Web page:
I will review Judge Strand's Report and Recommendation with these standards in mind.

B. Trevino's Objections

1. Exhaustion of administrative remedies

Trevino first objects to Judge Strand's finding that he did not exhaust all available administrative remedies. Trevino contends that defendants "prevented Plaintiff from utilizing the administrative remedy process, by way of not informing him of the official procedure and by the Defendants themselves, failing to comply with the [grievance procedure]." Trevino's Objections at 5. The PLRA provides in pertinent part that:

No action shall be brought with respect to prison conditions under section 1983 of this title, or any other Federal law, by a prisoner confined in any jail, prison, or other correctional facility until such administrative remedies as are available are exhausted.

42 U.S.C. § 1997e(a). Thus, there is no question that exhaustion is mandatory under the PLRA and that unexhausted claims cannot be brought in court. See Jones v. Bock, 549 U.S. 199, 210-17 (2007);); see also King v. Iowa Dep't of Corr., 598 F.3d 1051, 1053-54 (8th Cir. 2010) (holding inmate must complete administrative exhaustion process in accordance with applicable procedural rules, including deadlines, as precondition to bringing suit). "To properly exhaust administrative remedies prisoners must complete the administrative review process in accordance with the applicable procedural rules.'" Jones, 549 U.S. at 218 (quoting Woodford v. Ngo, 548 U.S. 81, 88 (2006)). The applicable procedural rules are defined not by the PLRA but by the prison grievance process itself. Id. at 218. However, under the PLRA, failure to exhaust administrative remedies is an affirmative defense, which a prisoner is not required to plead or demonstrate in his or her complaint. See Jones, 549 U.S. at 216; see also Hahn v. Armstrong, 407 Fed.App'x 77, 78 (8th Cir. 2011); Lenz v. Wade, 991, 993 n.2 (8th Cir. 2007); Gibson v. Weber, 431 F.3d 339, 341 (8th Cir. 2005). Rather, defendants bear the burden to establish a prisoner's failure to exhaust. See Jones, 549 F.3d at 216. When the exhaustion defense has been properly raised, the Eighth Circuit Court of Appeals has held that a district court is "obligated" to determine whether or not the administrative remedies have been exhausted. See Chelette v. Harris, 229 F.3d 684, 688 (8th Cir. 2000).

The Eighth Circuit Court of Appeals has "only excused inmates from complying with an institution's grievance procedures when officials have prevented prisoners from utilizing the procedures or when officials themselves have failed to comply with the grievance procedures." Gibson v. Weber, 431 F.3d 339, 341 (8th Cir. 2005) (internal citations omitted). The facts alleged by Trevino are distinct from those in cases where a prisoner's explicit and repeated requests for grievance forms were ignored, see Miller v. Norris, 247 F.3d 736, 738 (8th Cir. 2001), or where prison officials themselves failed to comply with grievance procedures, see Foulk v. Charrier, 262 F.3d 687, 688 (8th Cir. 2001). Unlike the plaintiffs in Miller and Foulk, Trevino was able to file a grievance. Although Trevino contends that defendants failed to inform him of the administrative procedures, the summary judgment record belies his assertion. The Jail maintained an inmate rule book which included an inmate grievance policy. Judge Strand specifically found "Copies of the Rule Book were provided in each cell block, to which Trevino had access during his incarceration." Report and Recommendation at 5. Trevino does not point to anything in the summary judgment record which would contradict this finding and my own review of the record reveals none. The Jail maintains a record of all kites from inmates. Trevino's personal file contains numerous kites. This demonstrates that Trevino was aware of how to file formal grievances. Moreover, none of his kites mention allegations, as found in his complaint and addendum, regarding harassment, deprivation of clean clothes, a shower or a sealed container for his soiled diapers, denial of grief counseling or clergy, or that his cell did not have handicap accessible toilets, facilities or furniture.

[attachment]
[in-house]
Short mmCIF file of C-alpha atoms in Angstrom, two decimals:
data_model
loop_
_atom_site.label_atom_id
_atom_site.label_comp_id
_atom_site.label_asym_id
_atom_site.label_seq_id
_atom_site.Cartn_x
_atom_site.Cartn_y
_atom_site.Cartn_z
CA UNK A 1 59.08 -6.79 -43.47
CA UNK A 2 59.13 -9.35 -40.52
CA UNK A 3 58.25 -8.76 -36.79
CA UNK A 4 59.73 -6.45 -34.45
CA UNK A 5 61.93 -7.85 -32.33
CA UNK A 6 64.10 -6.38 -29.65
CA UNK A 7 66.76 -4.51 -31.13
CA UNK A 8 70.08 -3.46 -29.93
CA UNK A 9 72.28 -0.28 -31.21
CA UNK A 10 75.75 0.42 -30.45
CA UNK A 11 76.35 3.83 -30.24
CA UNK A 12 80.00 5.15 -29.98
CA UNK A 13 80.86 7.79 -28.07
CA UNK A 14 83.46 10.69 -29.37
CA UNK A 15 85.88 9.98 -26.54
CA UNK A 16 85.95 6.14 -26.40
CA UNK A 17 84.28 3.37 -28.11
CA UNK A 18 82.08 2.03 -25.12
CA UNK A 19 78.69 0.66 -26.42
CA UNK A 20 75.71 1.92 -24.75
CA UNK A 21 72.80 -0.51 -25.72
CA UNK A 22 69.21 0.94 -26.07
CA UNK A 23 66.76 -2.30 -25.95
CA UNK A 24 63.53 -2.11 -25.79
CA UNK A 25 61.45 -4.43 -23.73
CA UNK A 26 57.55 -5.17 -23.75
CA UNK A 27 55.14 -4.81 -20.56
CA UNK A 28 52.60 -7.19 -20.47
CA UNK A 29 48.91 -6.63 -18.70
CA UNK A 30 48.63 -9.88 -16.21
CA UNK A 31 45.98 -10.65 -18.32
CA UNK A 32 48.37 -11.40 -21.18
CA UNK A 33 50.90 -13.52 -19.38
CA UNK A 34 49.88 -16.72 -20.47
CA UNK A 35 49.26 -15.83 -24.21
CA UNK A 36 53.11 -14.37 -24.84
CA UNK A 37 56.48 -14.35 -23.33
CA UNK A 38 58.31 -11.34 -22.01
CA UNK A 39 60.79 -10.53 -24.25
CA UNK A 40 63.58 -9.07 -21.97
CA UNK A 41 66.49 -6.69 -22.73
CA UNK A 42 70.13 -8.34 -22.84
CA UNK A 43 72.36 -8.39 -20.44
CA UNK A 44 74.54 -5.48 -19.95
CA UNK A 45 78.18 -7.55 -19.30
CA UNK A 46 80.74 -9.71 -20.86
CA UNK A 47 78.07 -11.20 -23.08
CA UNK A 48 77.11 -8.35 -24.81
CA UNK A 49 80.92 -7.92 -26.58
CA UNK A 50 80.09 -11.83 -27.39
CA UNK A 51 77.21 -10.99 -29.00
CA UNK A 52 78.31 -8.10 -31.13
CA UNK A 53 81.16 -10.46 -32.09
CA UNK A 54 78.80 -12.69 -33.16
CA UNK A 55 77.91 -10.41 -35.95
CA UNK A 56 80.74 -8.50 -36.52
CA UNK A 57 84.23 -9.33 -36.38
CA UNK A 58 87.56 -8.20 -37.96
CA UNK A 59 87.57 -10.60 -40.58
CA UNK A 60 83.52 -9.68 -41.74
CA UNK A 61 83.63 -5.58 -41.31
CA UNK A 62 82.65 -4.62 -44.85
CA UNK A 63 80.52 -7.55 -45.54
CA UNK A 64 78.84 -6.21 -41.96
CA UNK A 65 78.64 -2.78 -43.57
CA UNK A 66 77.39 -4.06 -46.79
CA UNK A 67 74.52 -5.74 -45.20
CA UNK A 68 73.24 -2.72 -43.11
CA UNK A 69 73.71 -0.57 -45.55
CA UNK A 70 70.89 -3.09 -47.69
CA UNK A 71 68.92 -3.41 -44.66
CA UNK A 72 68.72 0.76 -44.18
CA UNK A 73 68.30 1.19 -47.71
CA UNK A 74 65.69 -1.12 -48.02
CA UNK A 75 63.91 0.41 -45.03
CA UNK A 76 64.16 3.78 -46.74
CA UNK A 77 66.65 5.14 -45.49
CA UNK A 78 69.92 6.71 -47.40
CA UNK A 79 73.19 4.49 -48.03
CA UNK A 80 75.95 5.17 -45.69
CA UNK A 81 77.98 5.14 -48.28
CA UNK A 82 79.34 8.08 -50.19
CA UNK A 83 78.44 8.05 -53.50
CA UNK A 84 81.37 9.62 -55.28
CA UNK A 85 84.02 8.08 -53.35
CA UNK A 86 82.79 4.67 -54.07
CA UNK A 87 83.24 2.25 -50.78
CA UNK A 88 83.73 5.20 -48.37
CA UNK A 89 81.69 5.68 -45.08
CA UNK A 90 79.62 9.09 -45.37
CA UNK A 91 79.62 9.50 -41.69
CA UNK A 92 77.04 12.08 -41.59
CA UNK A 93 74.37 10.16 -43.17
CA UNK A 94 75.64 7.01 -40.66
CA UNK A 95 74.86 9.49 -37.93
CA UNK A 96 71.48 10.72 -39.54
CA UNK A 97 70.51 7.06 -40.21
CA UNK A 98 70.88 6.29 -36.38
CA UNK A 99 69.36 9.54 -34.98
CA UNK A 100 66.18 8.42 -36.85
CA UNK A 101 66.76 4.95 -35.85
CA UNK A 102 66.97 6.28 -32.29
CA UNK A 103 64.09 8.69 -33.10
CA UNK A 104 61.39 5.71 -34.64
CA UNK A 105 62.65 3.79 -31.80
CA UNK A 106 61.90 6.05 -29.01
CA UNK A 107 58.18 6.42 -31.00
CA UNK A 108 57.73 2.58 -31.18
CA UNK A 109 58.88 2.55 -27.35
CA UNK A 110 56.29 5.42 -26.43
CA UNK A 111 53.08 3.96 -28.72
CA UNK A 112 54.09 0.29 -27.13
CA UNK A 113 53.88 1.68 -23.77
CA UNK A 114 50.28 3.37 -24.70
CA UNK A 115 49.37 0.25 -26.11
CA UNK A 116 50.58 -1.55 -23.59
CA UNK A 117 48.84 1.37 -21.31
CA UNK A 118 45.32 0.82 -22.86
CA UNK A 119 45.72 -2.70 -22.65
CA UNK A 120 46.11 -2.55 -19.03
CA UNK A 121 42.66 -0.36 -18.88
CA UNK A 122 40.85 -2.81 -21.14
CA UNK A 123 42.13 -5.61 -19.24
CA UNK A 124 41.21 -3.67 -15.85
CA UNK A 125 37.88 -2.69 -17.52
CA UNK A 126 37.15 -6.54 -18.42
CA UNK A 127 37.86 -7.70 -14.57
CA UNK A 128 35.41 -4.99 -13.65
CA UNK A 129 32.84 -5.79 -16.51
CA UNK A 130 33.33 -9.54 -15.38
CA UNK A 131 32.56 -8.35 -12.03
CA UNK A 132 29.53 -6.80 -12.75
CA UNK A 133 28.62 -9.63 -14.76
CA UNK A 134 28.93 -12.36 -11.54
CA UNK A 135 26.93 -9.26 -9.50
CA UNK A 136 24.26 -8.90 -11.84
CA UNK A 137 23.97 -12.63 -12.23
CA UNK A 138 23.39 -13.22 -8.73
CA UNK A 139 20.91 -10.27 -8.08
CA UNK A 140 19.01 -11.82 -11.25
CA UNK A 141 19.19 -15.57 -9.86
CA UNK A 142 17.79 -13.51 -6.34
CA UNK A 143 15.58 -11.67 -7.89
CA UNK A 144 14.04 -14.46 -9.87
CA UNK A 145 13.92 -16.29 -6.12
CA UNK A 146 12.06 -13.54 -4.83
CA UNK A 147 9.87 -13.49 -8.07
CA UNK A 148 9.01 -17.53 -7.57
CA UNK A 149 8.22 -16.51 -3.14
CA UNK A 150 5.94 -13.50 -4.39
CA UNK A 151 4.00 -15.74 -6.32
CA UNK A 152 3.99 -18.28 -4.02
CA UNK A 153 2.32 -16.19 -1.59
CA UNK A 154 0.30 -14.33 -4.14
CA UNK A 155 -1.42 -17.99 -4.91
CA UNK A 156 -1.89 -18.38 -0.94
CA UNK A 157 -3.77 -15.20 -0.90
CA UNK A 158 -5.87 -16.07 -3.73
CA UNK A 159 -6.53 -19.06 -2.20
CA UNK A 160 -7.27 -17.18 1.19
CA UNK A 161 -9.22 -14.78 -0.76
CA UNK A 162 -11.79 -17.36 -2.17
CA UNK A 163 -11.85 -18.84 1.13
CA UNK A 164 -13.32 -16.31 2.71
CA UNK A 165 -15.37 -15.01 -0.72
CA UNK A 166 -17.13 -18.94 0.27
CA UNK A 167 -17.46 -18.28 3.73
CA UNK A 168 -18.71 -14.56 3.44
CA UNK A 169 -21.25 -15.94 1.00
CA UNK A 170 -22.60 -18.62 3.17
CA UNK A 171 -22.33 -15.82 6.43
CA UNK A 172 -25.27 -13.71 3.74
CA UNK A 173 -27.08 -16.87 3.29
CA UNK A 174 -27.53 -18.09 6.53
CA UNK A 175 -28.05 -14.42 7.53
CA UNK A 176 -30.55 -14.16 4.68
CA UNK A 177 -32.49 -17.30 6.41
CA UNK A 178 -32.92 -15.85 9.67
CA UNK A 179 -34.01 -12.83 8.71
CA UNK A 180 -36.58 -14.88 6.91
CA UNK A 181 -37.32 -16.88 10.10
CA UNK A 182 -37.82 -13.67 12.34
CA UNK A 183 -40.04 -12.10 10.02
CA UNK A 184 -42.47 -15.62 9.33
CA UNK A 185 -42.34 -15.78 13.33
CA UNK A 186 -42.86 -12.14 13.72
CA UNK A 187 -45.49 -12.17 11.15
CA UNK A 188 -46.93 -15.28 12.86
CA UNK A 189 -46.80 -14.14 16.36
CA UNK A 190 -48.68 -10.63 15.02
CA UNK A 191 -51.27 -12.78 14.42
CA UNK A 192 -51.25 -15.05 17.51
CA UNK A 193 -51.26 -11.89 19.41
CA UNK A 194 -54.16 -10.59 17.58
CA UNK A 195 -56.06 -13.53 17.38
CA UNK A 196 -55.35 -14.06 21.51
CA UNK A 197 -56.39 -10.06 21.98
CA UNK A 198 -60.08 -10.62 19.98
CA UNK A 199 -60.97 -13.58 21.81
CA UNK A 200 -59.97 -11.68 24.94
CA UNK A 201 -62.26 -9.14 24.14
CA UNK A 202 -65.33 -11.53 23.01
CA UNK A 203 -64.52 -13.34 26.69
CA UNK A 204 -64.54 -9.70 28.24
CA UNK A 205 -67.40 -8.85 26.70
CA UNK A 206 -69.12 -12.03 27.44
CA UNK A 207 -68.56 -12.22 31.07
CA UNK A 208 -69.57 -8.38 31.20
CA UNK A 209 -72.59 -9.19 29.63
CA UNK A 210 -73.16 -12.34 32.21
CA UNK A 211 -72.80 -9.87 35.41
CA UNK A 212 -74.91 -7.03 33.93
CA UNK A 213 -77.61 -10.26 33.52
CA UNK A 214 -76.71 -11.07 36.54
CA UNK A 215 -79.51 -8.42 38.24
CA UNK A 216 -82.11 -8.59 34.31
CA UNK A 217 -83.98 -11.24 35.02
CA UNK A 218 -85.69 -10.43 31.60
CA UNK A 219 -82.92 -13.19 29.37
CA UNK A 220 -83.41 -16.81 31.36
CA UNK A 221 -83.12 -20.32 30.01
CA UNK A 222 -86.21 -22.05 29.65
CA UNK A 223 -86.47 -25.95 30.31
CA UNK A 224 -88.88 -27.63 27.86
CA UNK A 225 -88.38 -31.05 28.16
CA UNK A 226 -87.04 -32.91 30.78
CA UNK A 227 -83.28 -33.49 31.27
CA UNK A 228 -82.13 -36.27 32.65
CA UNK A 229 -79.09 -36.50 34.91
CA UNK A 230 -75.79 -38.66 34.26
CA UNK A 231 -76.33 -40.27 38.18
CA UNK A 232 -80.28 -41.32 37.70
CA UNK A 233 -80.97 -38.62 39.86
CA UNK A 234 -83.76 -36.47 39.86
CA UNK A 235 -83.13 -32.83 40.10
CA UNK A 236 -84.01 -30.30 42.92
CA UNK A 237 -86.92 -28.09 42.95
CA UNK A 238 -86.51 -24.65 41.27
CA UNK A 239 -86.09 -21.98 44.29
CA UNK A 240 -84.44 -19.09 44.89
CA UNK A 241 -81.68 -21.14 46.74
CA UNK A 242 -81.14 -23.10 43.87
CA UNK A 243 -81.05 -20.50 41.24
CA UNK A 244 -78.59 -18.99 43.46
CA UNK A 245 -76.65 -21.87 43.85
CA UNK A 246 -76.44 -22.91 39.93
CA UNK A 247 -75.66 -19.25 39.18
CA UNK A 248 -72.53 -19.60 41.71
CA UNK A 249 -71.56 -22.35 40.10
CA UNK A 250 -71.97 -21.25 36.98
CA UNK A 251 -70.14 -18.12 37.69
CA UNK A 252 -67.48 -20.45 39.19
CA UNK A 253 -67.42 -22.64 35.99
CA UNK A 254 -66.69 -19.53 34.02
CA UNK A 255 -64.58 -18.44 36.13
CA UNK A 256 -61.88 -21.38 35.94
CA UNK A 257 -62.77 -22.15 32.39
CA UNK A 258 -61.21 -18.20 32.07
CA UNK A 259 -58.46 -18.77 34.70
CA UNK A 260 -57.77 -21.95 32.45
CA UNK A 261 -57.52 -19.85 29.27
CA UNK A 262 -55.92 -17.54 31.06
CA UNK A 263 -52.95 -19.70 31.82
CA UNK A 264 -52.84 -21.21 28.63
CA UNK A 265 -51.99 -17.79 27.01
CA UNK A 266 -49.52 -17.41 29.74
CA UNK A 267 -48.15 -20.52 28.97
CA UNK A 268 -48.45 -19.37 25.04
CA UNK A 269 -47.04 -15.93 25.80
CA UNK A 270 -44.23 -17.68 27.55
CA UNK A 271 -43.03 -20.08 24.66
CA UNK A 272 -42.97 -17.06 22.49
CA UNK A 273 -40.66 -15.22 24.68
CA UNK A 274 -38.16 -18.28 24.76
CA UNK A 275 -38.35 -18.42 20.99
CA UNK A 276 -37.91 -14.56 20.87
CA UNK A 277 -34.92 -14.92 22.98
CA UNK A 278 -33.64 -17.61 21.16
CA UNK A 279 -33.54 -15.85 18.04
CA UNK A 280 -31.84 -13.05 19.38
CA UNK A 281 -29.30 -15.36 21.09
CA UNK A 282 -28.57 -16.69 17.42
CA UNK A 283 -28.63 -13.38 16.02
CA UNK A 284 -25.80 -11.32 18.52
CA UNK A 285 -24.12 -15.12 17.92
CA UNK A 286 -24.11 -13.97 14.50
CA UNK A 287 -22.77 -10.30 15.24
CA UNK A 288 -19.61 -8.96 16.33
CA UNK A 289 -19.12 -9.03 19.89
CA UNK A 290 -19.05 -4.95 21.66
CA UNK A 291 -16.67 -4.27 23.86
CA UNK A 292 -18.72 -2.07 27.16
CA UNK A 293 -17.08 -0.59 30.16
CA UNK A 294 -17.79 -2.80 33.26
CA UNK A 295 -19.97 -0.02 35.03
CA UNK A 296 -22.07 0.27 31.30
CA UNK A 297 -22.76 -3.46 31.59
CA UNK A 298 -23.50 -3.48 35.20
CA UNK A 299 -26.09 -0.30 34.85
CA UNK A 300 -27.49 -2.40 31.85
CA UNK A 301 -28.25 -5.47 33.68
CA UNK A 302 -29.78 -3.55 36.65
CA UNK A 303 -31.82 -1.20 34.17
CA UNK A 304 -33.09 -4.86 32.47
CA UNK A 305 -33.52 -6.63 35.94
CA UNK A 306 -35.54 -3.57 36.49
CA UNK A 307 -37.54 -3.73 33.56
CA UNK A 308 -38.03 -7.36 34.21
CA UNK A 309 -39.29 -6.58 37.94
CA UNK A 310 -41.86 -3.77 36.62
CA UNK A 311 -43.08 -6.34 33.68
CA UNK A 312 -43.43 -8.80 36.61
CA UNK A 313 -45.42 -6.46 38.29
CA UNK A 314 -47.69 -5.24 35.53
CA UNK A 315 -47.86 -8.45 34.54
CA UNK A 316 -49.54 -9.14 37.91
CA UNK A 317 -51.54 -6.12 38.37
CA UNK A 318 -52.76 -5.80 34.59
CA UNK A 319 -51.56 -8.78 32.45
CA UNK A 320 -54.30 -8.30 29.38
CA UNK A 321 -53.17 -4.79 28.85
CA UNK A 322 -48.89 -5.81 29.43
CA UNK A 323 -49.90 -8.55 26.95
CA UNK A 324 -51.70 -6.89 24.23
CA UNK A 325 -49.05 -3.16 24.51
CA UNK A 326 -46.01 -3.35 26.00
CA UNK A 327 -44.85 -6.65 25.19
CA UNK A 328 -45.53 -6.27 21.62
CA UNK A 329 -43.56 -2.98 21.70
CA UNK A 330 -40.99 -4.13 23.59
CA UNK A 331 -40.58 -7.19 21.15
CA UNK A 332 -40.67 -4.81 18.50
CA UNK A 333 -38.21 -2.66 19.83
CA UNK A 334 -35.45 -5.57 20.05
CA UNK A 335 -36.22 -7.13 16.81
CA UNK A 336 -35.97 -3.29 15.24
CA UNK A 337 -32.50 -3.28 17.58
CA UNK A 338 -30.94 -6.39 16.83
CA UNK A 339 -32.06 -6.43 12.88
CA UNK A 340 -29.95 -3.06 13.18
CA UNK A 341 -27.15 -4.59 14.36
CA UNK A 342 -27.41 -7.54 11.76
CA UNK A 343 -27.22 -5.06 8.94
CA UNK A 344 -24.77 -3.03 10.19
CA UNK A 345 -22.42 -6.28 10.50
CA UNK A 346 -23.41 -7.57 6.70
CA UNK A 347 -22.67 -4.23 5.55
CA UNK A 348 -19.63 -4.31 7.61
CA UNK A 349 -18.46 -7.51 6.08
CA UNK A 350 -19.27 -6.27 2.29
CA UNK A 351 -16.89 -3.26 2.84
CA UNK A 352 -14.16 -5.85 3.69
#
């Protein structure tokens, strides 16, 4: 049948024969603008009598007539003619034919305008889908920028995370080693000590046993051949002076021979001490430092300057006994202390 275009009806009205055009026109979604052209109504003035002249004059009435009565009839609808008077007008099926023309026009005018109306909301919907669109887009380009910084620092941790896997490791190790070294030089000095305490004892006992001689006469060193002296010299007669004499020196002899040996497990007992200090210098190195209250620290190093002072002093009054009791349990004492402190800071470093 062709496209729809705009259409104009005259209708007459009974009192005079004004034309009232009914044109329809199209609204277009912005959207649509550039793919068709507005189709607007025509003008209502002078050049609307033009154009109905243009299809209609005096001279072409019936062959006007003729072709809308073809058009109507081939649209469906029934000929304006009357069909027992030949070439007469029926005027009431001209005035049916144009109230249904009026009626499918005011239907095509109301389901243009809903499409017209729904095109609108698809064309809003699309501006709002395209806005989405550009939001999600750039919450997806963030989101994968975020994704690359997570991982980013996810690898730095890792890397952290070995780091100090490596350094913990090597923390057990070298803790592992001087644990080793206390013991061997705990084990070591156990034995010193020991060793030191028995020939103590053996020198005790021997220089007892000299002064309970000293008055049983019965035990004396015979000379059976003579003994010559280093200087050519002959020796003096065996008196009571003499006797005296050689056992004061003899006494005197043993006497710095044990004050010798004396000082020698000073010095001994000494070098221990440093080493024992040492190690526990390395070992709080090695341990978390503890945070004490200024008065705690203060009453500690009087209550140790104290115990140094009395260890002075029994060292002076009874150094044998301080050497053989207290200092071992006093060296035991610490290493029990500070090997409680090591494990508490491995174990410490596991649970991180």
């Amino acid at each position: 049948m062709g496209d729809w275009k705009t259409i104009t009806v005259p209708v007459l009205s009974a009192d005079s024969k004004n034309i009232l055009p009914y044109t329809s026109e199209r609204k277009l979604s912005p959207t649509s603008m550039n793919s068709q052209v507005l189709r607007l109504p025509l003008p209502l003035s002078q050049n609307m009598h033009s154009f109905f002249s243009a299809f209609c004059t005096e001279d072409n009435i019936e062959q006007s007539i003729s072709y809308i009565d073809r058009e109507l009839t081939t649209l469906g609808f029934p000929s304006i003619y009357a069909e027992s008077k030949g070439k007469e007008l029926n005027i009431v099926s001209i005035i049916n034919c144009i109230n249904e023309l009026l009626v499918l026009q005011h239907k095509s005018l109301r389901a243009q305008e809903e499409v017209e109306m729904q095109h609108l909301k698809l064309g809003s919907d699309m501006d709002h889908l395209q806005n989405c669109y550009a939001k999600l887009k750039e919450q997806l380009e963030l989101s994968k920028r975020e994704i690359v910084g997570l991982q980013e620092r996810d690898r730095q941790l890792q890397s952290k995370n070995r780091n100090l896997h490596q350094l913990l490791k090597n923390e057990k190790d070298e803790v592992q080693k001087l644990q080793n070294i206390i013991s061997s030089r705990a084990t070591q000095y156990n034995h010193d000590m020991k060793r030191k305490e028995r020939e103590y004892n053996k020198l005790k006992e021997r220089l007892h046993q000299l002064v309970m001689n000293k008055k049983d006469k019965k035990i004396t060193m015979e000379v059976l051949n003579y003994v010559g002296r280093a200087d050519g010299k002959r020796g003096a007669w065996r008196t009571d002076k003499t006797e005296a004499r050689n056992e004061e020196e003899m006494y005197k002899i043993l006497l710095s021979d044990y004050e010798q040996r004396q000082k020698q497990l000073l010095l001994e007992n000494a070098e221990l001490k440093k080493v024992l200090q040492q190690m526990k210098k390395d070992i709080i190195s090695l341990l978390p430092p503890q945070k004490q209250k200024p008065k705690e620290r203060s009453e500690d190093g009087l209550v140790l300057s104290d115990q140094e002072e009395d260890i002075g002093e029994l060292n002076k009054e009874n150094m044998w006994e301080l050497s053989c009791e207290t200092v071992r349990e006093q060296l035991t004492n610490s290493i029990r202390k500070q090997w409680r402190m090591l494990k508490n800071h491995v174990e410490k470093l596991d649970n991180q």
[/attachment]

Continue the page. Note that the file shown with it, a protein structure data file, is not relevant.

Thus, I conclude that Trevino did not exhaust his remedies in accordance with 42 U.S.C. § 1997e(a) and his objection to Judge Strand's Report and Recommendation is overruled. Dismissal without prejudice is mandatory under such circumstances. See Porter v. Sturm, 781 F.3d 448, 452 (8th Cir. 2015); see also Hammett v. Cofield, 681 F.3d 945, 949 (8th Cir. 2012) (per curiam) (affirming, in part, dismissal without prejudice for § 1997e(a) failure to exhaust); Washington v. Uner, 273 Fed.App'x 575, 577 (8th Cir. 2008) (per curiam) (modifying district court's dismissal to clarify that § 1997e(a) failure to exhaust is dismissed without prejudice); Maddix v. Crawford, 216 Fed.App'x 605, 606 (8th Cir. 2007) (per curiam) (same).[5]